It’s hard to avoid the topic of the beleaguered Canadian dollar given the swift move down we have seen against its US counterpart over the last six weeks. Just six weeks ago the Loonie was much stronger, roughly trading around 97.50 Cents US before the Bank of Canada abandoned what many referred to as their hawkish bias on their second most recent policy announcement. And by removing that reoccurring implication that the next move in interest rates was going to be higher and just simply waiting for the economy to pick up some steam, economist and investors took the withdrawal of that hawkish tone as an indication that next move in interest rates could just as likely be to the downside.
But rest assured, a move lower in interest rates is not in the cards from the Bank of Canada in the months ahead, and the despite the toll its taking on the dollar, we won’t see the bank change step. In fact, this most recent downturn in our currency is one of the most natural trade boosters we could receive. But there is no question that the Canadian economy is struggling to achieve the economic growth forecasts that many had been optimistically hoping for earlier in the year. However, it is still nowhere near sluggish enough for the central bank to re-enter (or arguably remain in) a sustained period of emergency level record low interest rates. And quite simply, it is the inability for the Bank of Canada to raise interest rates due to the inherent weakness in the economy, and that is the main factor driving the Loonie lower.
There are also two fundamental reasons though we are seeing weakness in our currency. The first has to do with the lack of inflation. Most recent data highlights the price level advanced by an annualized rate of a mere seven tenth of a percent in October. And the lack of inflation in the economy has two very simple implications. One is that low inflation levels are associated with more muted periods of economic growth. The second and relating to the lower levels of economic expansion is that the economy struggles to create jobs. But when you have the Canadian economy still averaging over 13,000 jobs created a month, it’s not yet a worry. For any serious credibility given to a downward move in interest rates, job growth would seriously have to dissipate.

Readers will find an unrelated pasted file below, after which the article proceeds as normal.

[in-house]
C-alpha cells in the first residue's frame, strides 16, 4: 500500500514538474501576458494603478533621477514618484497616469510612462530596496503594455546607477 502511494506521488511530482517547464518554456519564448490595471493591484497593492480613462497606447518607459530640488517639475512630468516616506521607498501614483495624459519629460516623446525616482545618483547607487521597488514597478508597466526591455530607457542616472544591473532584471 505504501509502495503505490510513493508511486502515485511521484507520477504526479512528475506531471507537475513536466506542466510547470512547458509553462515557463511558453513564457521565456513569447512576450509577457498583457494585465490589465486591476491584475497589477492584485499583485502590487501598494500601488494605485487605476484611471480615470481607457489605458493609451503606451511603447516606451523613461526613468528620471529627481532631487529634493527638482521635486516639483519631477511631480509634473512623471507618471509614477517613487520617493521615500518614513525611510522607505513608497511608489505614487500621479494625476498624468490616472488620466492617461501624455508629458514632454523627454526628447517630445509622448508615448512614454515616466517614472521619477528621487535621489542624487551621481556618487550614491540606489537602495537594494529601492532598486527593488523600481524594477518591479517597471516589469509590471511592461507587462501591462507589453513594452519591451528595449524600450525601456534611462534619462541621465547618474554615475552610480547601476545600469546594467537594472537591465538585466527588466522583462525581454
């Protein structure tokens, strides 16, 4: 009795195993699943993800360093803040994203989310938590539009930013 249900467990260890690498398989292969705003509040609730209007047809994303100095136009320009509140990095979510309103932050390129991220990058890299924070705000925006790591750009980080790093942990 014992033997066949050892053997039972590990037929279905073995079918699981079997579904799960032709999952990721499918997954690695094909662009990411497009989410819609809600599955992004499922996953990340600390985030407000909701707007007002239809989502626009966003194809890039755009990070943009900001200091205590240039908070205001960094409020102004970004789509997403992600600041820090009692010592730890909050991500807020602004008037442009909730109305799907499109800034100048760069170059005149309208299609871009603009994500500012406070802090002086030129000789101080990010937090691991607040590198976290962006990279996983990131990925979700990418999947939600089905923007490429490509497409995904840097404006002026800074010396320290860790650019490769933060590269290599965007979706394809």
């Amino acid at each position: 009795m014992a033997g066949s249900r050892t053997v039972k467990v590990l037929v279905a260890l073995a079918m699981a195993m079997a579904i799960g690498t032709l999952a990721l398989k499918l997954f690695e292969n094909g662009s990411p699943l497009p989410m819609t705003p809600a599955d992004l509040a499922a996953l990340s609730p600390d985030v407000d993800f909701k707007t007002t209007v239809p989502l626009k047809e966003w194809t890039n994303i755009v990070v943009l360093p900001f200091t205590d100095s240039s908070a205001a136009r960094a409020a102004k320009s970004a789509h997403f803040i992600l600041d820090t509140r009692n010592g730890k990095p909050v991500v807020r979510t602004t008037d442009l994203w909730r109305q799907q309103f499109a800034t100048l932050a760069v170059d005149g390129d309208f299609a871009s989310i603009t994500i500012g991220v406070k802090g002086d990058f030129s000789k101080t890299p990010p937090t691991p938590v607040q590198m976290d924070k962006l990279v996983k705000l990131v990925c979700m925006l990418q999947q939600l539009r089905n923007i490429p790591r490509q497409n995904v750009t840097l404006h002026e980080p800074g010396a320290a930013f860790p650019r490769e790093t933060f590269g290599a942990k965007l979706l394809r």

The second reason we are seeing the dollar trade lower is to do with a deteriorating balance of trade. Particularly, the weakening demand we are seeing in the resource sector is equating to a waning demand to purchase those commodities. And as that sector of the economy has proven to be so pro cyclical with GDP growth, it can be expected that when the resource sector picks up again, and it will, we will see a renewed demand that is very supportive of the Canadian currency.
While examining the fundamental factors impacting the Canadian dollar these last few months, if these volatile financial markets over the last few years have illustrated anything, fundamentals, albeit important, can very much be trumped by the sentiment of investors. And the fact that Canada was the least dirty shirt among the worlds developed economies was what elevated our Canadian dollar above parity. In fact, beyond the fundamentals, the Canadian dollar almost carried an elite status because of the relative strength of our financial institutions following the worst recession since the Great Depression. In the moment though, the story is very much about the regained strength of the US dollar. Pair that with a central bank abandoning their hawkish views and we will see the premium in our currency dissipate.